Every year it happens at least once. Some years it occurs up to three times. For many, it can result in symptoms that include rapid heart rate, tingling or numbness in the extremities, or even difficulty in breathing.
I’m not talking about the winter air inversions; those happen far more frequently. I’m talking about friggatriskaidekaphobia. That’s right — the very real fear, for some people, of Friday the 13th.
Frigg is the name of the Norse goddess for whom Friday is named, and triskaidekaphobia means the fear of 13. We just experienced one of these.
Personally, I’m not superstitious. In fact, the amazing coincidence that this celebratory occasion would land in the month of October, the very month we also celebrate all things spooky, was nothing but pure, unadulterated, luck.
The preparations for this auspicious occurrence began the last week of September. I retrieved all of my plastic, orange storage containers from the garage and began taking stock. Which frightful fixtures would I reuse, and which would need replacing? It was a very serious and time-consuming undertaking.
After properly adorning the exterior of my home with a myriad of petrifying props, I begin my holiday cooking preparations. Being the domestic goddess than I am, the term “cooking” would really be a gross overstatement. As I stood in the kitchen, hour after hour, painstakingly molding and shaping the peanut butter and powdered sugar dough around pretzels to form an exact likeness to a bloody finger, complete with bone, joints, fingernails, and blood, I began to ponder what compels me to engage in such an arduous task. I would never attempt to spend even half the time standing in the same space over the counter attempting to create something edible for any other holiday. That’s what I invite my sisters over to do. In fact, I’ve never really been assigned anything other than the salad, the prewashed and bagged kind, to bring to any family holiday event. Yet I will slave in the kitchen for hours creating creepy Halloween confections.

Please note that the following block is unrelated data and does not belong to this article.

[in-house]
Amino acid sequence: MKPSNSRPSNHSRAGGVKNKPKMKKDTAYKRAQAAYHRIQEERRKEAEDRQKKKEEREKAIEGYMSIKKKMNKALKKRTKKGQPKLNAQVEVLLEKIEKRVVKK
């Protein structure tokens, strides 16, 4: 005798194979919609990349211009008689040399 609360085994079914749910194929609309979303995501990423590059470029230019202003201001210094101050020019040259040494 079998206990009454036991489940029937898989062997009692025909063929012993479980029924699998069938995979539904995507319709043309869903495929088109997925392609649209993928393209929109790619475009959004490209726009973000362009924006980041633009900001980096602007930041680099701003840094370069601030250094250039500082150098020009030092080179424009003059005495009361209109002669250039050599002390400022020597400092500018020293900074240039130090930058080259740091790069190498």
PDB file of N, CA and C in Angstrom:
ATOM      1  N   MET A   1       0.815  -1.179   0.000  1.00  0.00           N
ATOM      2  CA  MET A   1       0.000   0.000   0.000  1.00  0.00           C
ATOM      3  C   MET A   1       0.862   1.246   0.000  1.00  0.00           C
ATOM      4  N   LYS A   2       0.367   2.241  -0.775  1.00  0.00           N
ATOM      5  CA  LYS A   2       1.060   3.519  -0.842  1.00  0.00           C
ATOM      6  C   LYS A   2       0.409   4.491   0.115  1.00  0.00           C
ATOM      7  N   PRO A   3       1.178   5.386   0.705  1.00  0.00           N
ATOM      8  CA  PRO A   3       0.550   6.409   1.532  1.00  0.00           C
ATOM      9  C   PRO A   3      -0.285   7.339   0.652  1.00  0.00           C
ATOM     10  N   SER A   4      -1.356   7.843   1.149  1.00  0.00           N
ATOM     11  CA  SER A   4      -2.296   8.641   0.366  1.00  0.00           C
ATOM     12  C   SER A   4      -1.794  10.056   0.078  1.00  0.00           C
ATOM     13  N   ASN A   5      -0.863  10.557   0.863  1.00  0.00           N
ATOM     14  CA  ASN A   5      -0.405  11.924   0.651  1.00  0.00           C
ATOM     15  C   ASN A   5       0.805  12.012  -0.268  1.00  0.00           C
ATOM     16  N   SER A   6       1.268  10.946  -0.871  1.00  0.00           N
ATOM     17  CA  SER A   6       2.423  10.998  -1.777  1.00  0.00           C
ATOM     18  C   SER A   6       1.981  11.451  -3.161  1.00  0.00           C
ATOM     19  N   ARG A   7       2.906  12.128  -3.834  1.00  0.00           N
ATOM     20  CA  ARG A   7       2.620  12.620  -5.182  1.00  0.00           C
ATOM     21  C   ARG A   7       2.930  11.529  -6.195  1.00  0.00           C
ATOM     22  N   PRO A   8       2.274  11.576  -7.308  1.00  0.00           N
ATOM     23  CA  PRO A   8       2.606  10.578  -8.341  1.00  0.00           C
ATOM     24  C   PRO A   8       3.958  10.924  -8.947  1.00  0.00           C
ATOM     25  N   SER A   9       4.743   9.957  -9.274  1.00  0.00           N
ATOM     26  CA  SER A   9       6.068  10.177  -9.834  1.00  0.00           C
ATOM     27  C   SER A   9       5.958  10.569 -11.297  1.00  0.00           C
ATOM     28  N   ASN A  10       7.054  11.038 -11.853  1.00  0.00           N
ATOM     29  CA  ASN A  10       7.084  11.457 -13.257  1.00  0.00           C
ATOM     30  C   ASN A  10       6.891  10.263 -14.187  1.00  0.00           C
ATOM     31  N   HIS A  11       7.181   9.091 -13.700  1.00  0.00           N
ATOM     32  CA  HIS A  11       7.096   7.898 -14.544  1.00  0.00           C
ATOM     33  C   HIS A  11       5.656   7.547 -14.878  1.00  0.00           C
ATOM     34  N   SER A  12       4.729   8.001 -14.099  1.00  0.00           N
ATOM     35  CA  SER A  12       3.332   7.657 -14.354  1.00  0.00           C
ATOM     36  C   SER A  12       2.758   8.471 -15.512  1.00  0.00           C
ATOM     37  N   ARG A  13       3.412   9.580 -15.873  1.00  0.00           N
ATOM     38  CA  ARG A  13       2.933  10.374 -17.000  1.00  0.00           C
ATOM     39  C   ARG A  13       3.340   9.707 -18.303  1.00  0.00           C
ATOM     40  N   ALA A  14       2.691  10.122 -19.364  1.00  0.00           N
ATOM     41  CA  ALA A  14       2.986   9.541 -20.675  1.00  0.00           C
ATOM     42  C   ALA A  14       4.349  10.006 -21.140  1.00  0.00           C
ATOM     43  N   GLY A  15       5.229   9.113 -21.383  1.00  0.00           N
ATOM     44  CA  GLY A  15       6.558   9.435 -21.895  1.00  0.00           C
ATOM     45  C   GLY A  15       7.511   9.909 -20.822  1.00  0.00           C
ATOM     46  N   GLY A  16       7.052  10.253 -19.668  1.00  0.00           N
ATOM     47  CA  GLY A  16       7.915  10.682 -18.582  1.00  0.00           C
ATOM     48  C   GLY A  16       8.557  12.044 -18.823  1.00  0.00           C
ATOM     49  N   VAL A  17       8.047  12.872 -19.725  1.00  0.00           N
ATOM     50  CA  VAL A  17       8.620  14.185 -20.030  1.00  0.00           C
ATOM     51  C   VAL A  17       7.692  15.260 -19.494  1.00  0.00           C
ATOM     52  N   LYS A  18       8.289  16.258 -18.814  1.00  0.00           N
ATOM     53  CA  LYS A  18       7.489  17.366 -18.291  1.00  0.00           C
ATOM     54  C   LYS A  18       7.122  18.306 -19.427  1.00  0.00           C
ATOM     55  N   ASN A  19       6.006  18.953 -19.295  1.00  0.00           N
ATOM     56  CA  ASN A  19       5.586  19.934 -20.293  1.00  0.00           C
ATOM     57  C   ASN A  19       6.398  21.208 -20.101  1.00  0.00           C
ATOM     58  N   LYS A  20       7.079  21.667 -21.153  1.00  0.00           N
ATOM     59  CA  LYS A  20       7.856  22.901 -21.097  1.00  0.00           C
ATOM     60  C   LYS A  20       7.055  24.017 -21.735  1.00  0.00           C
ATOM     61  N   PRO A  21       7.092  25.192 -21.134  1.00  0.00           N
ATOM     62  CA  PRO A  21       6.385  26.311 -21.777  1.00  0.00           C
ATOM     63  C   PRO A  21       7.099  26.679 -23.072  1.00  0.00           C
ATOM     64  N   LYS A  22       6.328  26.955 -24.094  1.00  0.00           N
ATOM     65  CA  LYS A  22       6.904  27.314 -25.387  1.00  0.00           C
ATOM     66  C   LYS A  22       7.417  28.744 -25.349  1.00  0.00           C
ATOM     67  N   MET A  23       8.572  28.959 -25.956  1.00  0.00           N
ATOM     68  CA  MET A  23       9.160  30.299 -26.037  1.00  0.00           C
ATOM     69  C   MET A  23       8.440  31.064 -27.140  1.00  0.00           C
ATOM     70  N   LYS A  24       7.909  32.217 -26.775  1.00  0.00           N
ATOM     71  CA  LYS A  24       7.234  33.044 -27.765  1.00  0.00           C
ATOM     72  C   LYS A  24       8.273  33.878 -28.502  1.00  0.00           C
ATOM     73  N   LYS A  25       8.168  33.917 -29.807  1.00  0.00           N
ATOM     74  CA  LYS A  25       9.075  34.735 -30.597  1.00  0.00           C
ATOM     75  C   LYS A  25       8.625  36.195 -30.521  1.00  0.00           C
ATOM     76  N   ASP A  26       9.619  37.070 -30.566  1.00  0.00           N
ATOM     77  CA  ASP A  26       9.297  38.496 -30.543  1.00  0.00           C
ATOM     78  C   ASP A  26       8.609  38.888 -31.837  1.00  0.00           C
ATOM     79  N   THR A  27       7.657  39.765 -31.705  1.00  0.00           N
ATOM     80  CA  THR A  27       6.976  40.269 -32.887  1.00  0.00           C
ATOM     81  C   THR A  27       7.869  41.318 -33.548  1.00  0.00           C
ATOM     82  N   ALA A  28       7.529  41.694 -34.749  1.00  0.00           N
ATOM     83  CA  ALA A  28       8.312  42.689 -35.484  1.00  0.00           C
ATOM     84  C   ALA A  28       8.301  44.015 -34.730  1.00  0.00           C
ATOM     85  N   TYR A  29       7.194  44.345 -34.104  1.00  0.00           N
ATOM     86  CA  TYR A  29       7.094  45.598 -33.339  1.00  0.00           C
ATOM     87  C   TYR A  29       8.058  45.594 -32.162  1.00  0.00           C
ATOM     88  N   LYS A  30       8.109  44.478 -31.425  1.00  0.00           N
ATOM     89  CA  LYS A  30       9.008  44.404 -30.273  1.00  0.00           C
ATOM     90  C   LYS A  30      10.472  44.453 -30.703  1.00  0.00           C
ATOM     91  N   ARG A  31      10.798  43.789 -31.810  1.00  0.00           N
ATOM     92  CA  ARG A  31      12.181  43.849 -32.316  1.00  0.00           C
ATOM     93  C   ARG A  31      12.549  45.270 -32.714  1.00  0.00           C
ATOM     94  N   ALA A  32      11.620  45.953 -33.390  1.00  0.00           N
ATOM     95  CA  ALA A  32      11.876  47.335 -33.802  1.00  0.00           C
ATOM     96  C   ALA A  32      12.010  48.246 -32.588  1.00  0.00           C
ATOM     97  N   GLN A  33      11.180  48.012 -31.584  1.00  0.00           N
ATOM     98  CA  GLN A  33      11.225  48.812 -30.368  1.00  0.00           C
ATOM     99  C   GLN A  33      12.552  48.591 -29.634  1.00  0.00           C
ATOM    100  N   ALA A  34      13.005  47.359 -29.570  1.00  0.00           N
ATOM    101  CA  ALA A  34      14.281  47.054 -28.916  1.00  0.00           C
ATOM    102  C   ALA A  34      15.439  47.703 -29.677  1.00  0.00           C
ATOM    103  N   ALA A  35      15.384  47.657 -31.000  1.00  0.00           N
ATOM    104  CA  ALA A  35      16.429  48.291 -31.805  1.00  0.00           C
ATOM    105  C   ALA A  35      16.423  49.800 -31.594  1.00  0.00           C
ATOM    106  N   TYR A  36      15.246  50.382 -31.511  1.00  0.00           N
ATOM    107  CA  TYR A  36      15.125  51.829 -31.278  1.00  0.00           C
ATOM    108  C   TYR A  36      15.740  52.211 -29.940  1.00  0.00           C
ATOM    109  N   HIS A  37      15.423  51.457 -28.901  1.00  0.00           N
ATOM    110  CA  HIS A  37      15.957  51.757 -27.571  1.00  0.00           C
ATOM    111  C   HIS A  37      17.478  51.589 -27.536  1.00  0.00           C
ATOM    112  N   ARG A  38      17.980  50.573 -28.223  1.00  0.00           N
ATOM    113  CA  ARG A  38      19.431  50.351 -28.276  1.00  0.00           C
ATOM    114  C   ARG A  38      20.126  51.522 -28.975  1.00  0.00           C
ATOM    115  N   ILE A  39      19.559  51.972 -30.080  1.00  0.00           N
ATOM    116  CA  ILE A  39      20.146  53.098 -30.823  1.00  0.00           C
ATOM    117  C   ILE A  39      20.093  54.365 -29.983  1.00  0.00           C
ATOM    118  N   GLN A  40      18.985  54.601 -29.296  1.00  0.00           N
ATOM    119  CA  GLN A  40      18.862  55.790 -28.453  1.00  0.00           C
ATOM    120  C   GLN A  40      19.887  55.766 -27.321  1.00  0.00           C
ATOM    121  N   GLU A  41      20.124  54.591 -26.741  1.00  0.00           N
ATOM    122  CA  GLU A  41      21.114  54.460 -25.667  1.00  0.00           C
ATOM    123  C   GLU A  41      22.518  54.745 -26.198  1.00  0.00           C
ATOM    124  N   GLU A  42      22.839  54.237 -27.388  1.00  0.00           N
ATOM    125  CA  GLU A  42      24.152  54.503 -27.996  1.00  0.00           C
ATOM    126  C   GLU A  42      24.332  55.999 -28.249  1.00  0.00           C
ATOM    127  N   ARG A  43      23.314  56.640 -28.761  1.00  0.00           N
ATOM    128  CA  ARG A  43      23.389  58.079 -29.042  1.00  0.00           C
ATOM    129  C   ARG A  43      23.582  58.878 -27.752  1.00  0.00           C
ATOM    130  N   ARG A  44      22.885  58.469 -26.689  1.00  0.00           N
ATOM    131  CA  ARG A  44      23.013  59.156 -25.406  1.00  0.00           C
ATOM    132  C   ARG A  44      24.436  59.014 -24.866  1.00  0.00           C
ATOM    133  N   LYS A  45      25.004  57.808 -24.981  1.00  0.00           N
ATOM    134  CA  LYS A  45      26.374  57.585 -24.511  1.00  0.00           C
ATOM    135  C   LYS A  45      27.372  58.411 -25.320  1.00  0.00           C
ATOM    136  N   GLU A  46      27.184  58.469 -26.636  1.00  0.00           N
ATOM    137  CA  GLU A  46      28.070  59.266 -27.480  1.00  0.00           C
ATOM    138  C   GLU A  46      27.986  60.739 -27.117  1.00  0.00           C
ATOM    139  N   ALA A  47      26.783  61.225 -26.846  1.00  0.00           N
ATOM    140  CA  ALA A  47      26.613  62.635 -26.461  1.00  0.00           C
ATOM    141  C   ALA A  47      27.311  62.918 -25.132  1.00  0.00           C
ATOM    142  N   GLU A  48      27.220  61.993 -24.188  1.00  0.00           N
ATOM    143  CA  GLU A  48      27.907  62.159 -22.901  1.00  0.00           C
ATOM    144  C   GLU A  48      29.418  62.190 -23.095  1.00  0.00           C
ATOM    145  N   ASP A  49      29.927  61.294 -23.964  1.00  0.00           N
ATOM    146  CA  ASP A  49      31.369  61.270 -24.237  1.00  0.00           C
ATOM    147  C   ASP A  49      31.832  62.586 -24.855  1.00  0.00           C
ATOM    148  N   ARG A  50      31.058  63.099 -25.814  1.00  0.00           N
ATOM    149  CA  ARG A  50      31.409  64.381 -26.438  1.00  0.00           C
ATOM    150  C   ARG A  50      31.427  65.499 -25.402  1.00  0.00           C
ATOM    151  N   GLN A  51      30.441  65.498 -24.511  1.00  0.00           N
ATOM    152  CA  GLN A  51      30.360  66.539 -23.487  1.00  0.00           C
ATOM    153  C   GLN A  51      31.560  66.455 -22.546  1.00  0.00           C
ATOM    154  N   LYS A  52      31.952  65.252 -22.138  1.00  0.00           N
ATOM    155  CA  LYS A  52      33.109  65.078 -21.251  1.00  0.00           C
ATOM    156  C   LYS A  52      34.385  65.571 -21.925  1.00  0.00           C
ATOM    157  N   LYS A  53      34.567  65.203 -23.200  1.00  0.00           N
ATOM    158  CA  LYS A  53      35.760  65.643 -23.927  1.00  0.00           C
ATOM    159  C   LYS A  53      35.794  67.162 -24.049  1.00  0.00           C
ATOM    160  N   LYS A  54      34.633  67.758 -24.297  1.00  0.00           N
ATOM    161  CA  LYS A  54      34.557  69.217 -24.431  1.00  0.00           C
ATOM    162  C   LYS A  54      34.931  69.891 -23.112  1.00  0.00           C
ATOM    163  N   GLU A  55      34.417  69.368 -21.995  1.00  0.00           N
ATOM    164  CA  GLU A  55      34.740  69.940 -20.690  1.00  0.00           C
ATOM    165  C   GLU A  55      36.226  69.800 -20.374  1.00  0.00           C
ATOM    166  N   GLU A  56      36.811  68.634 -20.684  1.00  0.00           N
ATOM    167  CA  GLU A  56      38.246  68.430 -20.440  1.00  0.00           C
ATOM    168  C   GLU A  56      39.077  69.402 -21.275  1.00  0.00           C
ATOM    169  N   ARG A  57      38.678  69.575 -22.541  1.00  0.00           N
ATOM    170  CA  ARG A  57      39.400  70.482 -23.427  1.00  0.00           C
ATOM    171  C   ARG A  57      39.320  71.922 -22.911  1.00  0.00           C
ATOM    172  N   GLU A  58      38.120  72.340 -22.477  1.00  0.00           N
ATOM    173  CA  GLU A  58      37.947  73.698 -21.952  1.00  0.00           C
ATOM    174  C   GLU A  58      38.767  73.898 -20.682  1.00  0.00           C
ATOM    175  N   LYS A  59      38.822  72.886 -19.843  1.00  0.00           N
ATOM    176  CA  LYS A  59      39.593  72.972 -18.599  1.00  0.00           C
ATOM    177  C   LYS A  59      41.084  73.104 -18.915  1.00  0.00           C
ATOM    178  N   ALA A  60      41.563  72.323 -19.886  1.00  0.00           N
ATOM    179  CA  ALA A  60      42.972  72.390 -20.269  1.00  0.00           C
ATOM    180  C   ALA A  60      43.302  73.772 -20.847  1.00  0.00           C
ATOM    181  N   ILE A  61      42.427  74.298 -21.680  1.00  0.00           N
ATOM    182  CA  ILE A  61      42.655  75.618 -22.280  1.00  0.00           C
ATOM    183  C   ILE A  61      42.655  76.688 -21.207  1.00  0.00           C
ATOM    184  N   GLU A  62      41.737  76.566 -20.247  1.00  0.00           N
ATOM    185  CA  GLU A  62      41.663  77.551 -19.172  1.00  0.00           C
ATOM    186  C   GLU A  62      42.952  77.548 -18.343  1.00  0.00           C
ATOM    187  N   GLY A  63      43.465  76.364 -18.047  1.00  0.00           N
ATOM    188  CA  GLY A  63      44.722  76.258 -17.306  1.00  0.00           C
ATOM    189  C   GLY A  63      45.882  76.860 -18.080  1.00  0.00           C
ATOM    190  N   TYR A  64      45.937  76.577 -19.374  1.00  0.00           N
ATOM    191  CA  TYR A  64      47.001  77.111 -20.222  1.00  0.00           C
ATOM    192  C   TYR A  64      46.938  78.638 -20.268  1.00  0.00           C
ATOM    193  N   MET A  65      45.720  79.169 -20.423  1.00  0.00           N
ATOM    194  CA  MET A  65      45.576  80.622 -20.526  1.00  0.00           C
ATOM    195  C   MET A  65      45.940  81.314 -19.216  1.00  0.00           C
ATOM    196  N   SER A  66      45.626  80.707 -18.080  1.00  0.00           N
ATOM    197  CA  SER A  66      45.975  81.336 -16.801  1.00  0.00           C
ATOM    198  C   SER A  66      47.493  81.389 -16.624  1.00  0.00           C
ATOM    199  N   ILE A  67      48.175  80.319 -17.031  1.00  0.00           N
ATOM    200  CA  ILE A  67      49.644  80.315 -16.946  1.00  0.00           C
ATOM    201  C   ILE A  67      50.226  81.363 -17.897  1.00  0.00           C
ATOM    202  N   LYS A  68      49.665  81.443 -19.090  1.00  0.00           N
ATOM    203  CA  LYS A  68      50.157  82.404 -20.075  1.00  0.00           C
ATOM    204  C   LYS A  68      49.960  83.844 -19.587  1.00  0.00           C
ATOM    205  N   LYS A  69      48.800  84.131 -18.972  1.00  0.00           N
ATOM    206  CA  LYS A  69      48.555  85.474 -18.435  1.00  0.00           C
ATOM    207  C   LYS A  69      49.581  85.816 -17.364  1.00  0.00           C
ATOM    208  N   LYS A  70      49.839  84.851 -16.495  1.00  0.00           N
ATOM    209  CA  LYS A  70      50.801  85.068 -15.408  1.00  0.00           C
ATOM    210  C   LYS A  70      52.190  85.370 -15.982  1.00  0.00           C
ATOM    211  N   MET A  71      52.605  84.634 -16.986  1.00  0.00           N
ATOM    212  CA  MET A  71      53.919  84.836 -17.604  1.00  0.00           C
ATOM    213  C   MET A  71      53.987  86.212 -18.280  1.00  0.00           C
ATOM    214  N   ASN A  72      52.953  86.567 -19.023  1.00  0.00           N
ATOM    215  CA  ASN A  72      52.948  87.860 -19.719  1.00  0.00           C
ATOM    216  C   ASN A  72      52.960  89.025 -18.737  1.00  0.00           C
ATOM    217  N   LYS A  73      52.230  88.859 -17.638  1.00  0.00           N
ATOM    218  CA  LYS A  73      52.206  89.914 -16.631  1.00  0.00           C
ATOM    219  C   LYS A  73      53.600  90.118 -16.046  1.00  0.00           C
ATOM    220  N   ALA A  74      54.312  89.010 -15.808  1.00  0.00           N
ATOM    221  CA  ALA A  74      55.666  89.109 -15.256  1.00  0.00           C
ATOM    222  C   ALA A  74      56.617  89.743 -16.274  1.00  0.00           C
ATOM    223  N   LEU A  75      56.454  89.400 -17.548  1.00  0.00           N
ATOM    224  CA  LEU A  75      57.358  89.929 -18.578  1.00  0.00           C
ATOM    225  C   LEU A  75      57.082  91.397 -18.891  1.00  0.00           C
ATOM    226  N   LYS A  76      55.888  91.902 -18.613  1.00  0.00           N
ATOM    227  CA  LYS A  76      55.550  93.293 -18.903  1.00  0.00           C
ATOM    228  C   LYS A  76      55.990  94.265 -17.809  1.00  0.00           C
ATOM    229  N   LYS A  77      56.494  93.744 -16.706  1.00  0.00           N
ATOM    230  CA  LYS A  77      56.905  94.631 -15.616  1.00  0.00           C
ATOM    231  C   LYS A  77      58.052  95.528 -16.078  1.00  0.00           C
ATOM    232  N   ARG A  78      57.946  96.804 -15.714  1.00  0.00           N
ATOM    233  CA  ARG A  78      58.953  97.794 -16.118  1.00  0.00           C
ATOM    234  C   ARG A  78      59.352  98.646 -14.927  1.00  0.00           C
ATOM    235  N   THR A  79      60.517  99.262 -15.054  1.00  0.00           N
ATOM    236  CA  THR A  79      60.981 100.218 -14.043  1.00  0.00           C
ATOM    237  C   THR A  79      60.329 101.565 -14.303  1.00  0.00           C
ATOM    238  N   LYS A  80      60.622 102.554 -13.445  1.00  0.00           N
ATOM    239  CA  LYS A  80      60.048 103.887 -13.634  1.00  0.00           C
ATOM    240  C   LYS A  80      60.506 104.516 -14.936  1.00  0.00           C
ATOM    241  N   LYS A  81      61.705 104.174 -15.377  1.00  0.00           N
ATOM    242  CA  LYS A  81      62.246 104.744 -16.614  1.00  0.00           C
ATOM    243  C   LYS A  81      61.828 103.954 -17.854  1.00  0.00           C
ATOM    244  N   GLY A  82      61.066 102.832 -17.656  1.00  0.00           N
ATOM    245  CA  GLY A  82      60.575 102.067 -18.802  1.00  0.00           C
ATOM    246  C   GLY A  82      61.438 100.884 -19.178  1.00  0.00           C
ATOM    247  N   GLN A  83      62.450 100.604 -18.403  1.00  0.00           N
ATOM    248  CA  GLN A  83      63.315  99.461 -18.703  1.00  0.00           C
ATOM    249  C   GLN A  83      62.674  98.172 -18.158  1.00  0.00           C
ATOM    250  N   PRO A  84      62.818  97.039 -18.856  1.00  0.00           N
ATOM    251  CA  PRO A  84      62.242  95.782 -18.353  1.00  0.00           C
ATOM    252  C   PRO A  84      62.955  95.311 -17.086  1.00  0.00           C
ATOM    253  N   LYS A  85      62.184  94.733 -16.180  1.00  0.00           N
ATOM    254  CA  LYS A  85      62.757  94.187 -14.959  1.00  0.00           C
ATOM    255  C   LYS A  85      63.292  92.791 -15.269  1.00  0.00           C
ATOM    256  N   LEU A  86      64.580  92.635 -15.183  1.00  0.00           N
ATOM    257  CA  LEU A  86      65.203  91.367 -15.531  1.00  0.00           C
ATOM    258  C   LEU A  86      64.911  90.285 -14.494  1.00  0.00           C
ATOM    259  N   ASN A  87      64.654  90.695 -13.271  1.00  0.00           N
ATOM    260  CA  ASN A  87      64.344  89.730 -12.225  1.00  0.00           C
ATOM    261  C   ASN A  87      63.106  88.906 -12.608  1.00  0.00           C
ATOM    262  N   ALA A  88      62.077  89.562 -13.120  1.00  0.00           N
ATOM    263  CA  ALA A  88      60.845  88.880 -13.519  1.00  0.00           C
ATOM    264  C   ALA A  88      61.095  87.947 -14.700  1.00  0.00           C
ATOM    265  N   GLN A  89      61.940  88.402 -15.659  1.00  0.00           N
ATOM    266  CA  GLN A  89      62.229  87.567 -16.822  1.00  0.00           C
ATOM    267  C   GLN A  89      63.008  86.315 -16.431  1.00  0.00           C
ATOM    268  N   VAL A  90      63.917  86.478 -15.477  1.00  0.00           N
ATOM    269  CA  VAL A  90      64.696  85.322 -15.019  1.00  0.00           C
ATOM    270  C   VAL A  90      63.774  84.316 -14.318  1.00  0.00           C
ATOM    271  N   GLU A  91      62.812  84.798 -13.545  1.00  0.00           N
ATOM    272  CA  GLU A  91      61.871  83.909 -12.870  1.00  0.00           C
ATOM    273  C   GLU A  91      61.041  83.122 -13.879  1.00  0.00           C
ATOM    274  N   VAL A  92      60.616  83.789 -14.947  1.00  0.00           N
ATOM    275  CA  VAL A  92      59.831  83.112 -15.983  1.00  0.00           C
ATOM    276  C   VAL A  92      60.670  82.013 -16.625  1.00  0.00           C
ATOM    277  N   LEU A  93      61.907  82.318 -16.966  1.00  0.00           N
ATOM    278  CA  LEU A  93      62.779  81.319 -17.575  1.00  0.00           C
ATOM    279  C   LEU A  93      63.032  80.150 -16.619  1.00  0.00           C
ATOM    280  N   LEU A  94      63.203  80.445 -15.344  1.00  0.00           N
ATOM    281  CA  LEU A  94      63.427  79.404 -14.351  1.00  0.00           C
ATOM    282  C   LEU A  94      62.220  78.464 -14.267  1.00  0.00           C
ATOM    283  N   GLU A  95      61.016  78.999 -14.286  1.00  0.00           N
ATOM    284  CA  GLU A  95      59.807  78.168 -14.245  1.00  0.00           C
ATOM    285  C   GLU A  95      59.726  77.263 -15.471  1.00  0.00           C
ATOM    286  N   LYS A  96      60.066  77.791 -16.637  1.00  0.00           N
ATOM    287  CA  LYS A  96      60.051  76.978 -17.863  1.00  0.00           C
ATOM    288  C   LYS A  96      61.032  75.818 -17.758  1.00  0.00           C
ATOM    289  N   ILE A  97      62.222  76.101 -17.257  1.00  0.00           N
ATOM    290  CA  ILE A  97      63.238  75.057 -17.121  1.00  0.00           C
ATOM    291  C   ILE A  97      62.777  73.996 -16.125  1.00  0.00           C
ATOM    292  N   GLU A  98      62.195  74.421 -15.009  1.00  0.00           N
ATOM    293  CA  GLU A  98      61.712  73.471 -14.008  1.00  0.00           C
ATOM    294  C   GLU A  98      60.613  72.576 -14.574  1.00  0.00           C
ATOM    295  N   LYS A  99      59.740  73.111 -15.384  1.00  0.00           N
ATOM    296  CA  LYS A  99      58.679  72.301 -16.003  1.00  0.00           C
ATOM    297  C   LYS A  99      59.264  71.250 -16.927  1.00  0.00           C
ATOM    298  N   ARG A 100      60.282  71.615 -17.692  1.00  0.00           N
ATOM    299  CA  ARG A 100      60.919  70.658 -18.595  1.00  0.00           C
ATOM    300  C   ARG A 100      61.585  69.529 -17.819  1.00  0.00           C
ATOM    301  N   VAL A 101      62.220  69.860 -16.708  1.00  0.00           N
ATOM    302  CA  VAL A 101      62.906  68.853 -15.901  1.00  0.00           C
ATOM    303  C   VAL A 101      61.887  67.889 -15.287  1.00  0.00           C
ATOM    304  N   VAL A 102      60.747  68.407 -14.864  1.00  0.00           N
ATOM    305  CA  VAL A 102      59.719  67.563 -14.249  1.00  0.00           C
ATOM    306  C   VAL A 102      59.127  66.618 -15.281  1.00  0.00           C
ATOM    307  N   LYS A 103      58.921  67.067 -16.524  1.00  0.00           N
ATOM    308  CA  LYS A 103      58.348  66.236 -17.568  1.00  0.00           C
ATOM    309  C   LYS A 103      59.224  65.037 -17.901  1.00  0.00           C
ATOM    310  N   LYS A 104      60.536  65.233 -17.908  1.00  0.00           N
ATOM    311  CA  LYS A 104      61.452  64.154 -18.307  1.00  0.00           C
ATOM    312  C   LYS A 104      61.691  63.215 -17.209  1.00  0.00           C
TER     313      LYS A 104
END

The difference lies in the motivation. Trust me, it is not skill, nor familiarity with domestic culinary challenges, that drives me to late October nights in this alien space called the kitchen. It is motivation, coupled with expectation. That’s all.
“You’re making those creepy bloody fingers again this year, aren’t you?”
“When are you bringing us some of those gross finger things you make?”
There is something about motivation, united with expectation, that gets things done.
Last week I showed a home that had been on the market since May. It showed well. My client was interested. The price was just a tiny bit high. Oh, and it smelled like mothballs. I asked the selling agent if they had received any other offers or feedback. In fact, they had. They had even been under contract at one point. The appraisal, however, came in just a little short. The seller wouldn’t budge on price, even though it didn’t appraise. She wouldn’t even reduce price to appraised amount. And she wouldn’t remove the mothballs.
A seller has to have some level of motivation to sell. They have to want to sell badly enough that there is some willingness to work through various levels of discomfort — whether that is minimizing clutter, removing offensive odors, or a slight reduction in price to meet the appraisal.
Anyone can put me in a kitchen with some ingredients and a recipe, but unless I’m motivated, I’m probably not going to remain standing for hours on end sculpting my culinary masterpieces that includes an ingredient from a smashed-up nut, that in my opinion, should never have been made into a “butter.” I can barely stand the smell of it.
The motivation, however, keeps me creating.
Jen Kirchhoefer is an associate broker and Realtor in Davis and Weber counties. She can be reached at 801-645-2134 or email@example.com.